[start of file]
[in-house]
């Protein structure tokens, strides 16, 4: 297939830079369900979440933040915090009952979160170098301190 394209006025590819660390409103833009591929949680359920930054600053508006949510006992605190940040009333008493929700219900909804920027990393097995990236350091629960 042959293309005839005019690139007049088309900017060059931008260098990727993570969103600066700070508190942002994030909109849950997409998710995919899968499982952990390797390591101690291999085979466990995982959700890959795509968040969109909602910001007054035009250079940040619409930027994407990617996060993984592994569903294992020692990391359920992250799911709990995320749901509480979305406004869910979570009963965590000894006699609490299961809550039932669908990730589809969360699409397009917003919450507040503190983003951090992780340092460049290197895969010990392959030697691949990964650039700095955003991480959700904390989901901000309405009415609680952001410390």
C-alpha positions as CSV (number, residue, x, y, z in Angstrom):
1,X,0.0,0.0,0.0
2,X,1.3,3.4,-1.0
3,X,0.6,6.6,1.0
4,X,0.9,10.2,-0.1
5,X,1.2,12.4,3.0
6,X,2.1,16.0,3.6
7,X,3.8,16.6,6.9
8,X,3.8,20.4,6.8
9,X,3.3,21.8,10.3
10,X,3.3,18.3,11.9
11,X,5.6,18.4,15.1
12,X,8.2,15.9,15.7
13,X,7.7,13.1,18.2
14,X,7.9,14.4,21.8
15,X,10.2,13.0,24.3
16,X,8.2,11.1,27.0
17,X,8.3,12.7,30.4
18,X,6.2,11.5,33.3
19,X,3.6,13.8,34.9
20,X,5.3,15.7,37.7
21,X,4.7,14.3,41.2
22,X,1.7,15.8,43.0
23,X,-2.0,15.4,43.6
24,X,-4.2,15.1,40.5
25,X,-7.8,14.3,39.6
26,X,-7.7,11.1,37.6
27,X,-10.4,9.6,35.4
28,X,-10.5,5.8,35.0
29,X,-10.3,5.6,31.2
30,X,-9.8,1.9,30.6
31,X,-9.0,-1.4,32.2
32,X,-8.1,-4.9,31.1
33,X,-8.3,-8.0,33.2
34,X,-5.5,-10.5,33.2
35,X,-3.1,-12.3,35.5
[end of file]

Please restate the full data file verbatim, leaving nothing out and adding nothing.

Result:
[in-house]
């Protein structure tokens, strides 16, 4: 297939830079369900979440933040915090009952979160170098301190 394209006025590819660390409103833009591929949680359920930054600053508006949510006992605190940040009333008493929700219900909804920027990393097995990236350091629960 042959293309005839005019690139007049088309900017060059931008260098990727993570969103600066700070508190942002994030909109849950997409998710995919899968499982952990390797390591101690291999085979466990995982959700890959795509968040969109909602910001007054035009250079940040619409930027994407990617996060993984592994569903294992020692990391359920992250799911709990995320749901509480979305406004869910979570009963965590000894006699609490299961809550039932669908990730589809969360699409397009917003919450507040503190983003951090992780340092460049290197895969010990392959030697691949990964650039700095955003991480959700904390989901901000309405009415609680952001410390």
C-alpha positions as CSV (number, residue, x, y, z in Angstrom):
1,X,0.0,0.0,0.0
2,X,1.3,3.4,-1.0
3,X,0.6,6.6,1.0
4,X,0.9,10.2,-0.1
5,X,1.2,12.4,3.0
6,X,2.1,16.0,3.6
7,X,3.8,16.6,6.9
8,X,3.8,20.4,6.8
9,X,3.3,21.8,10.3
10,X,3.3,18.3,11.9
11,X,5.6,18.4,15.1
12,X,8.2,15.9,15.7
13,X,7.7,13.1,18.2
14,X,7.9,14.4,21.8
15,X,10.2,13.0,24.3
16,X,8.2,11.1,27.0
17,X,8.3,12.7,30.4
18,X,6.2,11.5,33.3
19,X,3.6,13.8,34.9
20,X,5.3,15.7,37.7
21,X,4.7,14.3,41.2
22,X,1.7,15.8,43.0
23,X,-2.0,15.4,43.6
24,X,-4.2,15.1,40.5
25,X,-7.8,14.3,39.6
26,X,-7.7,11.1,37.6
27,X,-10.4,9.6,35.4
28,X,-10.5,5.8,35.0
29,X,-10.3,5.6,31.2
30,X,-9.8,1.9,30.6
31,X,-9.0,-1.4,32.2
32,X,-8.1,-4.9,31.1
33,X,-8.3,-8.0,33.2
34,X,-5.5,-10.5,33.2
35,X,-3.1,-12.3,35.5